Sunday, February 19, 2012
Passing Love by Jacqueline E. Luckett: A Review
Ah, Paris. The City of Love, the City of Lights. Paris looms large in the literary imagination. Writers from Charles Dickens to James Baldwin has written about this romantic city and now Jacqueline E. Luckett (Searching for Tina Turner) joins their ranks with her 2012 novel Passing Love. Paris takes center stage in this tale about two women whose lives intertwine despite passages of time, the separation of two continents, and family secrets.
Nicole-Marie Handy, fifty and divorced, travels to Paris after her friend’s death and a surprise marriage proposal from her married lover. A teenaged RubyMae Garrett escapes from her racially stultifying Mississippi home with an older jazz musician who takes her to New Orleans, New York, and finally to the fabled Paris of her dreams. Nicole and RubyMae’s lives intersect when Nicole finds a photograph of her father, a WWII veteran who also studied at the Sorbonne, among a Parisian street vendor’s wares. On the back of the photo is a message written to RubyMae in her father’s handwriting. After realizing that this RubyMae is the same mysterious and beautiful woman in a photograph she recollects from her childhood, she calls back home for answers. Rather than answering her questions, Nicole's mother instead mails a packet of letters which slowly reveal who RubyMae is and the connection that binds them all together.
The secrets Nicole discovers are needless to say rather predictable. Yet Luckett wields this story with enough of a steady hand, alternating between the present and 1950s Paris, that the cliches don’t overwhelm her tale. Luckett’s greatest achievement however is in the creation of RubyMae Garrett, a fascinating, complex creation of naked ambition and endearing vulnerability. RubyMae, desperate to escape the racism of her small home town, remakes herself into Ruby Garrett, a jazz singer who performs along with her lover, Arnett Dupree, who, unlike Ruby, is unable to escape his own insecurities as an artist in a town that is now swept away by bebop. After tragedy sweeps into their lives, Ruby strikes it on her own, attempting to pursue a career as a singer, sleeping with one of Arnett's old jazz compatriots to get a gig or to pay her rent. When Ruby's plans don't pan out (Ruby’s ambitions far outweigh her talent), the ambitious social climber changes her name again to Josette Dupree and decides to go after a wealthy Frenchman who might be able to provide her with the lifestyle she feels she deserves. Ruby’s determination to break out of the narrow confines of racial identity leads her to a decision that will also decide Nicole’s fate.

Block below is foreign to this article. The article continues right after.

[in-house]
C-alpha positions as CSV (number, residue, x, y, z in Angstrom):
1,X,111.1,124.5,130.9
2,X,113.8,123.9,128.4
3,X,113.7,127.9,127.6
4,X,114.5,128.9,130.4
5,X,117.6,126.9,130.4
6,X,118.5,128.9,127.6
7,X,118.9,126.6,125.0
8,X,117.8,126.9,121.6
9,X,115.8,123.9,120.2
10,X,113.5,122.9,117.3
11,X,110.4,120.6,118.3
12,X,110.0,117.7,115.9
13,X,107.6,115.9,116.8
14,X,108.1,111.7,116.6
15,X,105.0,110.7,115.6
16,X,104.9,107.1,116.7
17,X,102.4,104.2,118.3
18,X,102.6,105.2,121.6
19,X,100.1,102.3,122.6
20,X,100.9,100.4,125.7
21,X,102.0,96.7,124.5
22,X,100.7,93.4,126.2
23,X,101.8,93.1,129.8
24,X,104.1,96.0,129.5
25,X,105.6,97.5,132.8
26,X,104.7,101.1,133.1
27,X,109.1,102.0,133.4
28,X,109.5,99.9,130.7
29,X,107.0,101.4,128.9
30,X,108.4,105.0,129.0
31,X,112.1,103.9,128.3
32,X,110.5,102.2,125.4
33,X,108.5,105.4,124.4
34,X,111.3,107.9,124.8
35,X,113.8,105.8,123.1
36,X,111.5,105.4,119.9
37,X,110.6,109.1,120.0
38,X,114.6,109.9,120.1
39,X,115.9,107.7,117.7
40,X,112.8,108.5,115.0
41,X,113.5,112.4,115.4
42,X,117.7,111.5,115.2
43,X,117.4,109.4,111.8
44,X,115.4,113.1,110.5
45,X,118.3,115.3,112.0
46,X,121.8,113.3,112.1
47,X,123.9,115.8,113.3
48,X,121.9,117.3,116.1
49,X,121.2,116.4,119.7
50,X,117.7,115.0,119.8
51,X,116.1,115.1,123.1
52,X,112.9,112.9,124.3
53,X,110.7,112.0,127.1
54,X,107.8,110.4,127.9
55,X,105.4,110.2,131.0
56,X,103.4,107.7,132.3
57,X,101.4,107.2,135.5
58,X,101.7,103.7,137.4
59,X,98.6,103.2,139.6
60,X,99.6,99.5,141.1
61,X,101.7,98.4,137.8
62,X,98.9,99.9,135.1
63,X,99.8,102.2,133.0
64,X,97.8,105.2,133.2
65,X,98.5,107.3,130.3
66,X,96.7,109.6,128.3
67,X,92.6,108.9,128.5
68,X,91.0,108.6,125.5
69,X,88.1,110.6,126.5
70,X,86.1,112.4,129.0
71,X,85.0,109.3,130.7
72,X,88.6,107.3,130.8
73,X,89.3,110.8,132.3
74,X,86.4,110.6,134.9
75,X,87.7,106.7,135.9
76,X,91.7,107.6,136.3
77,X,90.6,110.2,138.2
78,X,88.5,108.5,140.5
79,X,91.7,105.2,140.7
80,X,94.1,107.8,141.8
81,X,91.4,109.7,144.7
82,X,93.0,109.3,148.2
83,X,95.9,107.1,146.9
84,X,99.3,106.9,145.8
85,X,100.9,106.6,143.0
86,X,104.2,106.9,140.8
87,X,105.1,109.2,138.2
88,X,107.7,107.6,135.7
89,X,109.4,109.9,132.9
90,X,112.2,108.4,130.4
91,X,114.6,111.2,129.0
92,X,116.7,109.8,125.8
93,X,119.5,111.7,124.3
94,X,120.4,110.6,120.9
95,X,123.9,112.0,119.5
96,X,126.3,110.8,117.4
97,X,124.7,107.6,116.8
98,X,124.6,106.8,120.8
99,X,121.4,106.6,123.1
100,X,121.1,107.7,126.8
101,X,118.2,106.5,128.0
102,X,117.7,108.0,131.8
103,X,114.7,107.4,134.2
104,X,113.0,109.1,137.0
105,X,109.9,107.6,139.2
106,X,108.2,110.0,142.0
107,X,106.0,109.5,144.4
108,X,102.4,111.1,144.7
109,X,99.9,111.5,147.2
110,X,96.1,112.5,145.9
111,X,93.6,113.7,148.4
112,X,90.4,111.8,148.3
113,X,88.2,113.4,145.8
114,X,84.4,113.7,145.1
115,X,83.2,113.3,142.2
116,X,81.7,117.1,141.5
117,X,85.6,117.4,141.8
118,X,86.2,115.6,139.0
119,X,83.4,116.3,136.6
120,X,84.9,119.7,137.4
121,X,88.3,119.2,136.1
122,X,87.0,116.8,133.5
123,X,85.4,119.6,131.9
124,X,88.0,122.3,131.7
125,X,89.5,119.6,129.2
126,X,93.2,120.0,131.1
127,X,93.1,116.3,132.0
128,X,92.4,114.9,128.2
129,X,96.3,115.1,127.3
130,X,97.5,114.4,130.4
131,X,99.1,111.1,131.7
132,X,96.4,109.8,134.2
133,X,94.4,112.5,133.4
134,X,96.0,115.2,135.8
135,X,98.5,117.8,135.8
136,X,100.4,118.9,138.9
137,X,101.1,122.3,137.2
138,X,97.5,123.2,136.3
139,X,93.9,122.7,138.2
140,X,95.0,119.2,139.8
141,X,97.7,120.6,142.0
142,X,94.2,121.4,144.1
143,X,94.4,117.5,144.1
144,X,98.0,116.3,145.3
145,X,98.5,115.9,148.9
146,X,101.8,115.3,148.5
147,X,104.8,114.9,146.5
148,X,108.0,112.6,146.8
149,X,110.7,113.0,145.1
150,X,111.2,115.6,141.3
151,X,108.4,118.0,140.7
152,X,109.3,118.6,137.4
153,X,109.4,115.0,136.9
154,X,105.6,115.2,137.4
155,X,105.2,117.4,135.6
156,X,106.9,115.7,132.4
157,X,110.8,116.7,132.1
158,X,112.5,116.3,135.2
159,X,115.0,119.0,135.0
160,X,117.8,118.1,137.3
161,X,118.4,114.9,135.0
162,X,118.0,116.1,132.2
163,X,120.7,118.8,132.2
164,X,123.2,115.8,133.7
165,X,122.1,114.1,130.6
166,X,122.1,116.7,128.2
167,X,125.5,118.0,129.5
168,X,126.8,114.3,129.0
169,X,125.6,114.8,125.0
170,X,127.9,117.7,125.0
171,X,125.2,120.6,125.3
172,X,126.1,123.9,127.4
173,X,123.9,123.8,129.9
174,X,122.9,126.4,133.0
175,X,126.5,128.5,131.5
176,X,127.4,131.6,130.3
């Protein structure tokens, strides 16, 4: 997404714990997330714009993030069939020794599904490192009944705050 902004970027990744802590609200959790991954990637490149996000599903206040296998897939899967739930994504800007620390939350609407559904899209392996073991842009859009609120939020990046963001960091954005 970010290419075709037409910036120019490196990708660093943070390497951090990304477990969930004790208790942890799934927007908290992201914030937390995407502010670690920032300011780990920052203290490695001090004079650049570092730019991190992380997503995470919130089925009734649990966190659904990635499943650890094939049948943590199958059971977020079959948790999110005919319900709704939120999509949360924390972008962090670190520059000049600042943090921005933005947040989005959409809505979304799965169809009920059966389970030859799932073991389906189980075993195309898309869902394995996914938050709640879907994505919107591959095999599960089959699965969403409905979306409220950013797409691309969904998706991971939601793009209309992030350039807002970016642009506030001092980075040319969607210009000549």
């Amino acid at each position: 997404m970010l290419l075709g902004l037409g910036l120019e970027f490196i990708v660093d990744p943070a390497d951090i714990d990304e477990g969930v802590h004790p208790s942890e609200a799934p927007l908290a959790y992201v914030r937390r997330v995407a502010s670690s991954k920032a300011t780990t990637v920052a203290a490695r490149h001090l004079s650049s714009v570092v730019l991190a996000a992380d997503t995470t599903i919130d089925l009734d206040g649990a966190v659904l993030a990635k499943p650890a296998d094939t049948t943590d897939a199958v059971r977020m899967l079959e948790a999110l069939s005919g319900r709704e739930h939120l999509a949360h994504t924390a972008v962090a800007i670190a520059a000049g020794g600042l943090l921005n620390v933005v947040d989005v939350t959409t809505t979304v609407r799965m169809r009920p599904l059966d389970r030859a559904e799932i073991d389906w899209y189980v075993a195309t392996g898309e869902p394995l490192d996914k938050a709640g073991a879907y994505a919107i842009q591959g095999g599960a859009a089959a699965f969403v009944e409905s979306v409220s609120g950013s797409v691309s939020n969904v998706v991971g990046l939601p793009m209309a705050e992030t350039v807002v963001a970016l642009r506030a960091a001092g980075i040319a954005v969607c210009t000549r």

Luckett addresses the matter of light-skinned blacks who passed into white society a bit too late in the novel to give the subject the depth it deserves, yet she does foreshadow Ruby’s decision throughout the novel. As Luckett writes early on, “Though she had never seen that huge ball of light covered in such a way, RubyMae knew it was different and so, too, was she.” Refusing to allow others to define her, Ruby sets out on a path all her own regardless of social conventions. Luckett neither excuses Ruby’s decision nor entirely condemns it. Rather she writes a character whose actions are both infuriating as well as empathetic. RubyMae could easily have been turned into a villain, but her rather naive vulnerability makes her a deeply sympathetic character. RubyMae is a woman who is as much shaped by the times as she is one who is determined to transcend them.
Nicole’s story, on the other hand, isn’t as entirely successful. It veers toward cliches (cheating men, a friend dead from cancer), but Luckett smartly limits Nicole’s story on her search for RubyMae, for it is RubyMae who gives the novel its power. She bursts from the pages with such verve and imagination that she towers above the novel’s weaknesses and becomes as intriguing as her adopted city itself.